College Applications and Resources


Beyond the monetary savings, there are a number of other benefits to attending community college for two years. Set your plan in motion, and you may gain entrance to a top-tier university currently out of reach and earn your degree at a fraction of the price.

CSUs are a high-quality, accessible, student-focused higher education. With 23 campuses, almost 427,000 students, and 44,000 faculty and staff, they are the largest, the most diverse, and one of the most affordable university systems in the country. Create an online account and then begin completing the application. Even though students have only 1 CSU mentor account, students must start a 'new application' for each of the CSU campuses they wish to apply

UC’s ten campuses at Berkeley, Davis, Irvine, Los Angeles, Merced, Riverside, San Diego, San Francisco, Santa Cruz and Santa Barbara provide exciting environments that foster world-class educational and research opportunities and generate a wide range of benefits and services that touch the lives of Californians every day. Create an online account and begin completing the application for Fall 2015.

Most college now prefer (or require) students to apply electronically. Many of these colleges use either the Common Application or Universal Application.  Check to see if a college accepts one of these applications before completing the university specific app.  You are able to apply to multiple colleges at once instead of creating an individual application to each college with these two application forms. ALWAYS make sure you know if a university requires a "supplement," which are generally listed on the applications' sites. 



Subject Description
Writing the College Application Essay A selection of articles on admission essays by the College Board (SAT)
Writing the UC Essay Quick introduction to the UC Essay via UC Berkeley
Interview Basics Information on college interviews by the College Board (SAT)
Recommendation Basics Introduction to getting the most out of recommendations by the College Board (SAT)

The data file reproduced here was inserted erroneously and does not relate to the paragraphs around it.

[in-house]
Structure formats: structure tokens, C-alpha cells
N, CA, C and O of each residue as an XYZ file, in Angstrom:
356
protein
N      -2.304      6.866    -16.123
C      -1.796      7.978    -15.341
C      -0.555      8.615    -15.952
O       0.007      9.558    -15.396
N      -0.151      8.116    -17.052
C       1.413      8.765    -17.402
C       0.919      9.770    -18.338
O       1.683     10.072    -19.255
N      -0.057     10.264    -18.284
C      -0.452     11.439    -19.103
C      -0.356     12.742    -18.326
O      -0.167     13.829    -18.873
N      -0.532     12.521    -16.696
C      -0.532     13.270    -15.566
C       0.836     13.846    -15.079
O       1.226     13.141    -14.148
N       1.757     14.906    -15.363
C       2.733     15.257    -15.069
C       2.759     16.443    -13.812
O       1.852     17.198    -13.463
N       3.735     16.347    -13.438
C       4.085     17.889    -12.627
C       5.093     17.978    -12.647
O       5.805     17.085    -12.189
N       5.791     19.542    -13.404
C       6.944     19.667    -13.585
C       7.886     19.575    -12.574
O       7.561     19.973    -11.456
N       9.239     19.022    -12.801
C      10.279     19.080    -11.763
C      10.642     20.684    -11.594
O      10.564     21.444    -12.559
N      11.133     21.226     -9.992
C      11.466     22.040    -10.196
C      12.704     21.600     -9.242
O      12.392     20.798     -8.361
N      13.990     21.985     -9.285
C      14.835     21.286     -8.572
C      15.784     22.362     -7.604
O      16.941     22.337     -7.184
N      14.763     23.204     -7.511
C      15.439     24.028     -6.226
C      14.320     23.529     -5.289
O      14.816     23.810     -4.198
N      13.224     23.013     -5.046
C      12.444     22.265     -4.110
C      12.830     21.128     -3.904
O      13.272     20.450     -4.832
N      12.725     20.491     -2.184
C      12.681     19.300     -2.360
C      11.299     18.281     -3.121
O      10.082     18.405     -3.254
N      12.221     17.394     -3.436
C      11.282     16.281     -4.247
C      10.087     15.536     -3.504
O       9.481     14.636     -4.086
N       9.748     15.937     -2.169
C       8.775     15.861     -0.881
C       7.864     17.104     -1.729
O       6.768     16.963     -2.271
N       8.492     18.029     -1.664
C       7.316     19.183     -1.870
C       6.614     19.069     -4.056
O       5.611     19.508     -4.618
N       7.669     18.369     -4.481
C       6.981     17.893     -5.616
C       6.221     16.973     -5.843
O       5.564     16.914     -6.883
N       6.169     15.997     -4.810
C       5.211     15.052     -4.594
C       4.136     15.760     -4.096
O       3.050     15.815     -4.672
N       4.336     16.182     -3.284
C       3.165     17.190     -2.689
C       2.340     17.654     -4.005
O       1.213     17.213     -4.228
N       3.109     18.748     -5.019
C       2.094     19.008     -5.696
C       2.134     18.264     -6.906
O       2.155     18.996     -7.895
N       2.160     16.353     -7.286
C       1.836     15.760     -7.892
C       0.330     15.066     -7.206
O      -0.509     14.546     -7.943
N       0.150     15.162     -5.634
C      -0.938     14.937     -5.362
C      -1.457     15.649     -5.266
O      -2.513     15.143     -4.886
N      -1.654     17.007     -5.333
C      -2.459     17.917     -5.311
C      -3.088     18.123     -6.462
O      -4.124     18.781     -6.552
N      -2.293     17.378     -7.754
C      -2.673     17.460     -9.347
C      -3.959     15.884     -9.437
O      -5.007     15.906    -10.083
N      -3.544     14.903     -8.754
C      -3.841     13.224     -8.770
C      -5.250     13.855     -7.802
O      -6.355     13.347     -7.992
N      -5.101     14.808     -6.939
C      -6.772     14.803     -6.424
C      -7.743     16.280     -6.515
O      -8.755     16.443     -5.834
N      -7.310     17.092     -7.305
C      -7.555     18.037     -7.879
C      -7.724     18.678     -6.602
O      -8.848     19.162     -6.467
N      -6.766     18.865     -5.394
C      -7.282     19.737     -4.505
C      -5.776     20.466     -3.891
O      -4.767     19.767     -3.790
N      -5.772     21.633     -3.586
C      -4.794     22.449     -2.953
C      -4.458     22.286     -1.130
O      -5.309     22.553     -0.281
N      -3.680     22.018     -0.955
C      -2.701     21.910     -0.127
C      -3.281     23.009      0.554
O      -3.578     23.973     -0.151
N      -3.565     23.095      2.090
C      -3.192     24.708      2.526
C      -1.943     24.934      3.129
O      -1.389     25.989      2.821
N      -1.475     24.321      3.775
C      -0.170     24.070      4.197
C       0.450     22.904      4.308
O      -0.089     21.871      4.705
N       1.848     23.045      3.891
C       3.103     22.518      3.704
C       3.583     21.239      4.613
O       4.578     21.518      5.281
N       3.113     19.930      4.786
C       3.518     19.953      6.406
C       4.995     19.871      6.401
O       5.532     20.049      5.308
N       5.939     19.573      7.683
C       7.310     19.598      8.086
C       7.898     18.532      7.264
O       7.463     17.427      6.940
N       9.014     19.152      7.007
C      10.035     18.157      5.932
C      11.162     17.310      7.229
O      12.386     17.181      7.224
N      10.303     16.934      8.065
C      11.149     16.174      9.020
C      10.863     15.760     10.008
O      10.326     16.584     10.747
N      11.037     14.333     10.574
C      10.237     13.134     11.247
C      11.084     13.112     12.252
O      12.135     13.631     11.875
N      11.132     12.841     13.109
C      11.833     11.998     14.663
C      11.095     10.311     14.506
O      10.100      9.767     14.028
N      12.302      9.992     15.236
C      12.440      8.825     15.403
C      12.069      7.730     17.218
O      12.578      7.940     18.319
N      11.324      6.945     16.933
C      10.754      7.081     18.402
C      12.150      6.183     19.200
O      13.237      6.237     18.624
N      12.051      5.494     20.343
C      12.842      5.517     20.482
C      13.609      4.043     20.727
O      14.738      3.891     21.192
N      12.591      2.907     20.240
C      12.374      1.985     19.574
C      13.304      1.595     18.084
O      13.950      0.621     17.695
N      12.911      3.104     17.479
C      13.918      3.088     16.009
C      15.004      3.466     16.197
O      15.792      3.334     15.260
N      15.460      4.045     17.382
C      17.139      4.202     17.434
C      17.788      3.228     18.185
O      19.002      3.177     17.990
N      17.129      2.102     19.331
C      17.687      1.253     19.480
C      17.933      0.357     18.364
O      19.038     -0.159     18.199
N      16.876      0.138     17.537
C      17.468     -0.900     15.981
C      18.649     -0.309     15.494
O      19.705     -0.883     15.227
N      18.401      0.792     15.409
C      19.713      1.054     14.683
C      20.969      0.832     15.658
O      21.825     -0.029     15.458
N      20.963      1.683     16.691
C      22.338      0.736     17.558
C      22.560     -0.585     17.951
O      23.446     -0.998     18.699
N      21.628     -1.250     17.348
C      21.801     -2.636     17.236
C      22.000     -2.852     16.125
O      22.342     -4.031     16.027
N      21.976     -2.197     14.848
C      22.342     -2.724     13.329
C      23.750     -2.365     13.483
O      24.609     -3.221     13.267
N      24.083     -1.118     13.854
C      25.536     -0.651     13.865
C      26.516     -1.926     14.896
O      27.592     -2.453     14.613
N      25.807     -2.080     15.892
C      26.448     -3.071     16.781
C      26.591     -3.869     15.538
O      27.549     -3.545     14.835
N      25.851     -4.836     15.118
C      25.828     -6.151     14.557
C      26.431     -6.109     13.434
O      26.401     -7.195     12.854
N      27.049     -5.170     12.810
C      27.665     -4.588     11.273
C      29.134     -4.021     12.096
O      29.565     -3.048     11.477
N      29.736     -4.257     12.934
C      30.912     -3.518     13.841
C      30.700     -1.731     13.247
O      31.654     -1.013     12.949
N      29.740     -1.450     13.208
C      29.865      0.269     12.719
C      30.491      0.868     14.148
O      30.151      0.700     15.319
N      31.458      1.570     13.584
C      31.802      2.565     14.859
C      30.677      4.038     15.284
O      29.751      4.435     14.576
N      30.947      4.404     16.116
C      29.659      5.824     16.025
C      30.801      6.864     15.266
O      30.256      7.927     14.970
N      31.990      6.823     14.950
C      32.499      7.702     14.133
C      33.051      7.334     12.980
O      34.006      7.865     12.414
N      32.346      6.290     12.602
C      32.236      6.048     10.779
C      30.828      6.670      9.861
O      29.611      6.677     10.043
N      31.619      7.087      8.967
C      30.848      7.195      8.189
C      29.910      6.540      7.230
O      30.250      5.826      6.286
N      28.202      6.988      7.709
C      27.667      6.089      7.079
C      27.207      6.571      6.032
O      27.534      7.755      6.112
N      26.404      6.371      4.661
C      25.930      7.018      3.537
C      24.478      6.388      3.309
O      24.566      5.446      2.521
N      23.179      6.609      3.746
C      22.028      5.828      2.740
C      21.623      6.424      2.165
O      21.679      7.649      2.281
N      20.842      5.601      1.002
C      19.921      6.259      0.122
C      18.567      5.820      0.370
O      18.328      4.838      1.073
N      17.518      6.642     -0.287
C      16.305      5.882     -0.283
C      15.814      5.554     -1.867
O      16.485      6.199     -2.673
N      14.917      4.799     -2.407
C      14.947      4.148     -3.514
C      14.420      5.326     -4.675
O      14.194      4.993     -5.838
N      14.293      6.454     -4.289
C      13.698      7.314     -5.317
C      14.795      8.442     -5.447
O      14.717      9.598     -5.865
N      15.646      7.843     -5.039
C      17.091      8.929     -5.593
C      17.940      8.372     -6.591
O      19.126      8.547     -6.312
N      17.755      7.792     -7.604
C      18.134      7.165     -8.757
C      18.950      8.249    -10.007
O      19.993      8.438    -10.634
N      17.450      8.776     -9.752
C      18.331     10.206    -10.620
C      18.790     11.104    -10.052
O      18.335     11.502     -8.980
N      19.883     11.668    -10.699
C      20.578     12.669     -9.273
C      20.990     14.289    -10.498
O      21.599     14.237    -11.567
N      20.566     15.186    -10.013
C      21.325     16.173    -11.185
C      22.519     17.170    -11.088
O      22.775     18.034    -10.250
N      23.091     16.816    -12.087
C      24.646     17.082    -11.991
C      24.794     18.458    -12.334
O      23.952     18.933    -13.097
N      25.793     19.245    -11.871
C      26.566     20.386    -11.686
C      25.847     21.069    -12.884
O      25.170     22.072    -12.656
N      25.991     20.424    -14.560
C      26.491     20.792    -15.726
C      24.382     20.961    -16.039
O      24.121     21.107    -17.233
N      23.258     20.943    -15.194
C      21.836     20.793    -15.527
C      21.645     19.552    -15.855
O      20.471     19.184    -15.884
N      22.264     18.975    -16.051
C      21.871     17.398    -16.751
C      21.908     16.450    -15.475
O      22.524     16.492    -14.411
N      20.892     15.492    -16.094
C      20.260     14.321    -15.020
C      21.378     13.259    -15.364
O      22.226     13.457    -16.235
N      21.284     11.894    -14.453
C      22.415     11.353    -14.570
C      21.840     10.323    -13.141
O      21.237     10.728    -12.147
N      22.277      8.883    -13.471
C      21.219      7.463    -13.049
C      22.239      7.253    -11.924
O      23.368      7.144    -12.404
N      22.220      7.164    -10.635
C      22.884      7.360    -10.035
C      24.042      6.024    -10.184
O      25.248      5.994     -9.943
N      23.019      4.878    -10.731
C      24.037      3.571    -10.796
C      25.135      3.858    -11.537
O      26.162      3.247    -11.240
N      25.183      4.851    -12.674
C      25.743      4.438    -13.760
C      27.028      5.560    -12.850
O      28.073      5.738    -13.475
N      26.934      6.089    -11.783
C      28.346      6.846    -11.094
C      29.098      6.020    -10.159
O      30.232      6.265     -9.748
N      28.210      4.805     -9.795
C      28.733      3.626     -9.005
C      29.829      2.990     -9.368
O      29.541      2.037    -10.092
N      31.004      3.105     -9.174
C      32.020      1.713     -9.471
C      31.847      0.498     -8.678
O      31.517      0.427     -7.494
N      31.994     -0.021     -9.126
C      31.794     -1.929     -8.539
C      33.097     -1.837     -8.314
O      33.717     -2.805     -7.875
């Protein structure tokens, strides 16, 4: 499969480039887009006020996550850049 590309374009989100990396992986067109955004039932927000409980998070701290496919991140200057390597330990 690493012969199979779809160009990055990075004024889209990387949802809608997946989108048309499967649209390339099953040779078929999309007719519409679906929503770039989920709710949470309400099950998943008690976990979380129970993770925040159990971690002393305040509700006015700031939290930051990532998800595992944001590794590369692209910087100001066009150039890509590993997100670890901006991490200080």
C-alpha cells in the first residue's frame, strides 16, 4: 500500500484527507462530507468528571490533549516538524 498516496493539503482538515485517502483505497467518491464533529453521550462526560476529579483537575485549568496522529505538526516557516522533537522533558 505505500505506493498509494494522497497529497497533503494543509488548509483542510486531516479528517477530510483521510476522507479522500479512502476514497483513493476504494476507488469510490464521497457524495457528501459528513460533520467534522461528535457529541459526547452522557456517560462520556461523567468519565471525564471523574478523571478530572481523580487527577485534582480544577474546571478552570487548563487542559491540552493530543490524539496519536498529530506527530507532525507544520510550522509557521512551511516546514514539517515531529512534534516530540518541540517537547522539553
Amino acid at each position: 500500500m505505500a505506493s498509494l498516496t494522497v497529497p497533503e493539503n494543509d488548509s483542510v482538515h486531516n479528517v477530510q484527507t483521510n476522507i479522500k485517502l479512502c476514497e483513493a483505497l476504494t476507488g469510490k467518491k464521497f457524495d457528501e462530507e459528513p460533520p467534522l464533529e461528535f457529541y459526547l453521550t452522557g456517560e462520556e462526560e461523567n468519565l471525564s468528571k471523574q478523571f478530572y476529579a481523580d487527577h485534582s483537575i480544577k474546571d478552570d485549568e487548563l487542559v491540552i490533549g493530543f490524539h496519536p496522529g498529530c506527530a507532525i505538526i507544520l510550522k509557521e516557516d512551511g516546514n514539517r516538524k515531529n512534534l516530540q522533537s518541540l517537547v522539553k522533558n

College Eligibility and Planning Links


In order to enroll as a full-time student in a California Community College, students must have a high school diploma or equivalent, or be at least 18 years old.



Students must complete the A-G course sequence and meet eligibility requirements established by the UC and CSU system. 



Search Engine Description
Cappex They offer a slightly different approach to the college search which includes college matching, scholarship matching and visual admissions scattergrams.
College Board's College Search Big Future by the College Board that offers an extensive college search.
CollegeData College matching with search options for scholarships, majors and financial aid.
College Prowler A search engine created by students with recommendations. NOTE: take recommendations (good and bad) with a healthy bit of skepticism.  The student could be very bitter or the school could be posting the note as a student.
College Reality Check

For any school within the US, find out the average of how much you can expect to pay given your family’s income level, how many years it takes students to graduate, how much income students make in their first year after graduation, and how likely they are to default on their student loans.

CollegeView Search Search tools for a number of areas.
IPEDS College Search The National Center for Educational Statistic show you how a university performs by the numbers.